According to data from Spain’s largest appraisal company, Tinsa, homes became more expensive in nine large cities during the third quarter of 2015, led by Barcelona (7.4%). The Catalan capital was followed by Huesca (3.7%), Jaén (3.1%), Segovia (2.3%), Cuenca (2.1%), Lleida (1.9%), Badajoz (1.7%), Las Palmas (0.8%) and Madrid (0.2%). Valladolid, where residential property prices remained stable (0.0%) completed the top 10.

The residential boom in Barcelona is evident when we look at the main sector indicators: the Catalan capital recorded a notable increase in property development activity during the first quarter of the year (the latest period for which figures are available). According to data from the Ministry of Development, the number of new build permits quadrupled with respect to the first quarter 2014. In Madrid, they decreased by 2.6% YoY.

The valuation of residential properties is proving more resistant to increases than the statistics based on house deeds (for example, INE reported an increase in house prices of 4.2% during the same period). That could be because the sales being signed involve homes for which demand is highest, i.e. whose owners have more bargaining power. And that may be being driven by the pent-up demand from buyers who have been waiting for prices to bottom out before making their purchases.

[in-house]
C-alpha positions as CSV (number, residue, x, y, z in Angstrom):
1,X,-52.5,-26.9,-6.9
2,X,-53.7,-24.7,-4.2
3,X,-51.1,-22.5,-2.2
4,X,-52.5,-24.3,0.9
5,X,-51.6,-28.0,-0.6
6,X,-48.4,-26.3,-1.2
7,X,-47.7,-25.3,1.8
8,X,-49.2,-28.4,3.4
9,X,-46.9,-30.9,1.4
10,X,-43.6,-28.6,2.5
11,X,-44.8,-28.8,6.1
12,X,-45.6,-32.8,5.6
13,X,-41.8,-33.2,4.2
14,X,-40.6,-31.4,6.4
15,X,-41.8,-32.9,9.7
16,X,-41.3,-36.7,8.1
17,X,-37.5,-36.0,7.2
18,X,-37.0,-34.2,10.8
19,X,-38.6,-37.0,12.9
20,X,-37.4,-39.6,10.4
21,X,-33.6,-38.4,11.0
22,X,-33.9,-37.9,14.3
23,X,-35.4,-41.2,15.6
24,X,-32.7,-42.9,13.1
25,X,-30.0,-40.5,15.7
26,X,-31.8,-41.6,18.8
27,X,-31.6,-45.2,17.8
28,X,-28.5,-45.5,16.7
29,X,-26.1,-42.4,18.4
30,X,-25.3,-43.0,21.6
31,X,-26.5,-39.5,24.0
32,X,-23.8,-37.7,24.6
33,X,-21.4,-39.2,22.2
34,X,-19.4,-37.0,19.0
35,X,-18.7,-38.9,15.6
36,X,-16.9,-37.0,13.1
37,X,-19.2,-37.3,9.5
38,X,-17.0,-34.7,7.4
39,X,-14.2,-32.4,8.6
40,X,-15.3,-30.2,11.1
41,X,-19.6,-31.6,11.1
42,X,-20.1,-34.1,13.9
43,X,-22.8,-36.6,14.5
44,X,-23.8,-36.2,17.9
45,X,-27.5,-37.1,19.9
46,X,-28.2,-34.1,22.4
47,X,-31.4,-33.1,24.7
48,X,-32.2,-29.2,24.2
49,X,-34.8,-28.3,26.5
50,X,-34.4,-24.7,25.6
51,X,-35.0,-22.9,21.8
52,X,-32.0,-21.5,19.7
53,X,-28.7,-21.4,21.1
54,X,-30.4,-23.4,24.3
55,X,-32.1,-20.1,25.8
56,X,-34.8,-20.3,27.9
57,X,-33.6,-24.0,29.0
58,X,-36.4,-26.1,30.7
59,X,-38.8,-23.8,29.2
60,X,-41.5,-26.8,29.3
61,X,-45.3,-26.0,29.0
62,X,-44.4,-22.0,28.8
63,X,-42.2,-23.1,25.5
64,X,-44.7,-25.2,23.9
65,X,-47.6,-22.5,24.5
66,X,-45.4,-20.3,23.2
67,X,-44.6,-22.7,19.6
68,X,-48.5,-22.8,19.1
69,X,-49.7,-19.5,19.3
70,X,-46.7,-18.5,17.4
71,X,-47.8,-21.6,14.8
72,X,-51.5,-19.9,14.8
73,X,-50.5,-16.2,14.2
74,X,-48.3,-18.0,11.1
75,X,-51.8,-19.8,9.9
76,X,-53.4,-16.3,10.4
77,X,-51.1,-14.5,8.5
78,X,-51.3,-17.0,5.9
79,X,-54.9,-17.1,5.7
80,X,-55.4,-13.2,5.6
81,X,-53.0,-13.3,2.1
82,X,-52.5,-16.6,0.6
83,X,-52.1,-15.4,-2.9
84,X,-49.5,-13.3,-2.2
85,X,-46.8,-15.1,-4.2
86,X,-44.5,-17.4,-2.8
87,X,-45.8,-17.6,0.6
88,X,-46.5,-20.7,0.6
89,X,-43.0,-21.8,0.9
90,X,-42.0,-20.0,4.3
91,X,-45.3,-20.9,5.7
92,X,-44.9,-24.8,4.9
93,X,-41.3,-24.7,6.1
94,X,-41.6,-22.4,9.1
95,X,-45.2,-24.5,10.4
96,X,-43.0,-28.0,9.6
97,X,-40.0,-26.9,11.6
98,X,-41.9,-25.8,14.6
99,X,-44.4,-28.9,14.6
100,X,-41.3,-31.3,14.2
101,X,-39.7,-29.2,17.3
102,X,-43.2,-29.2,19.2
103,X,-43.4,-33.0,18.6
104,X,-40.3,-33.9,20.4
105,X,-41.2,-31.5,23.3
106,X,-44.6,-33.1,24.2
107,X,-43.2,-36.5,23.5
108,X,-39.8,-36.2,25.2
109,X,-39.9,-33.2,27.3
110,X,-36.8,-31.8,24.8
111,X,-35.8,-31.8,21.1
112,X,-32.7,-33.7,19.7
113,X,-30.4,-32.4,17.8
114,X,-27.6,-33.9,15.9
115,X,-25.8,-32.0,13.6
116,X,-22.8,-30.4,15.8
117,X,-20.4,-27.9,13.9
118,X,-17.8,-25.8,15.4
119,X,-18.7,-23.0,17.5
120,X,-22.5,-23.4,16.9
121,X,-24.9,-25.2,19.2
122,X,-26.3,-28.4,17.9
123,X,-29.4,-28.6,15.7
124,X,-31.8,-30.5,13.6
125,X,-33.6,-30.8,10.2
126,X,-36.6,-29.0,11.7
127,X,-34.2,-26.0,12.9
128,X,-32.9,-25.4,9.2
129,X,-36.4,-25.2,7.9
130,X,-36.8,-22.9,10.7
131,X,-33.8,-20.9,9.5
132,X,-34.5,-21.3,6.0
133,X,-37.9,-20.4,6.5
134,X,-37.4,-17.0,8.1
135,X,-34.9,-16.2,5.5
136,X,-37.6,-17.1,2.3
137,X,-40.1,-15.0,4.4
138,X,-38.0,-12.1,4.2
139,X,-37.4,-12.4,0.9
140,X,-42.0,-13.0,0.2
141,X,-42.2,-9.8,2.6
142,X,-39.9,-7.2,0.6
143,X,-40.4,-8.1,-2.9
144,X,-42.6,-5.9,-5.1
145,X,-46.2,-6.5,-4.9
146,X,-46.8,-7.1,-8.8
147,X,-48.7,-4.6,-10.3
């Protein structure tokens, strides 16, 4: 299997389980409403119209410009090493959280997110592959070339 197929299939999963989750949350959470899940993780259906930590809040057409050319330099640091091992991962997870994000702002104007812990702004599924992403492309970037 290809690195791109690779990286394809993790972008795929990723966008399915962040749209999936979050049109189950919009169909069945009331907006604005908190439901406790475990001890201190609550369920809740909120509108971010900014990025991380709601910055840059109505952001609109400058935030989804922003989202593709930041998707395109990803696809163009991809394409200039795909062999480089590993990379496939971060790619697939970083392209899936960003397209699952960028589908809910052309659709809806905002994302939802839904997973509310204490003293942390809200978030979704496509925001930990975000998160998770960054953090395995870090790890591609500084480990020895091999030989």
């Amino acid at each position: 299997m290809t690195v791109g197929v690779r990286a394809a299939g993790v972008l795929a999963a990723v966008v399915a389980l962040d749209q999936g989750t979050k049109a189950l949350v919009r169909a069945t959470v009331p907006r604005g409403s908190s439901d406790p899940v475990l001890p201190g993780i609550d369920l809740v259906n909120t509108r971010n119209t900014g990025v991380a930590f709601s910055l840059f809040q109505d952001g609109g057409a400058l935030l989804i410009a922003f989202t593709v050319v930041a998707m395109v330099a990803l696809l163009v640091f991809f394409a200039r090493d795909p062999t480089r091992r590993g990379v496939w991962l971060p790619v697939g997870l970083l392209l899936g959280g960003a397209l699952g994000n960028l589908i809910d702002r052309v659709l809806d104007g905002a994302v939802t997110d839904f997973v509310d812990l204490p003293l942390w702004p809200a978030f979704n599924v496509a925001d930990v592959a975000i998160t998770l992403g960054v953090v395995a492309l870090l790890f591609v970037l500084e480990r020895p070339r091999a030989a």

By autonomous region, house prices rose in the Canary Islands (2.3% YoY), the Balearic Islands (0.9%), Madrid (0.7%) and Cataluña (1.4%) during the third quarter and decreased everywhere else. The influence of Spain’s two largest cities in their respective autonomous regions is clearly significant, and the boom in purchases by foreigners is playing a key role in the two island regions, where more than a quarter of the properties were purchased by foreigners, according to data from the Association of Registrars.

Despite the strong data from these four regions, and the Costa del Sol, Tinsa says that “it is still too soon to be talking about a general recovery in house prices” since the word that best defines the current situation in the market is really “stabilisation”.

The largest YoY decreases by autonomous region were recorded in Galicia (-6.4% in July, August and September), Extremadura (-6%), País Vasco (-5.6%) and Murcia (-5.1%). (…).

Original story: Expansión (by J.M. Lamet)

Translation: Carmel Drake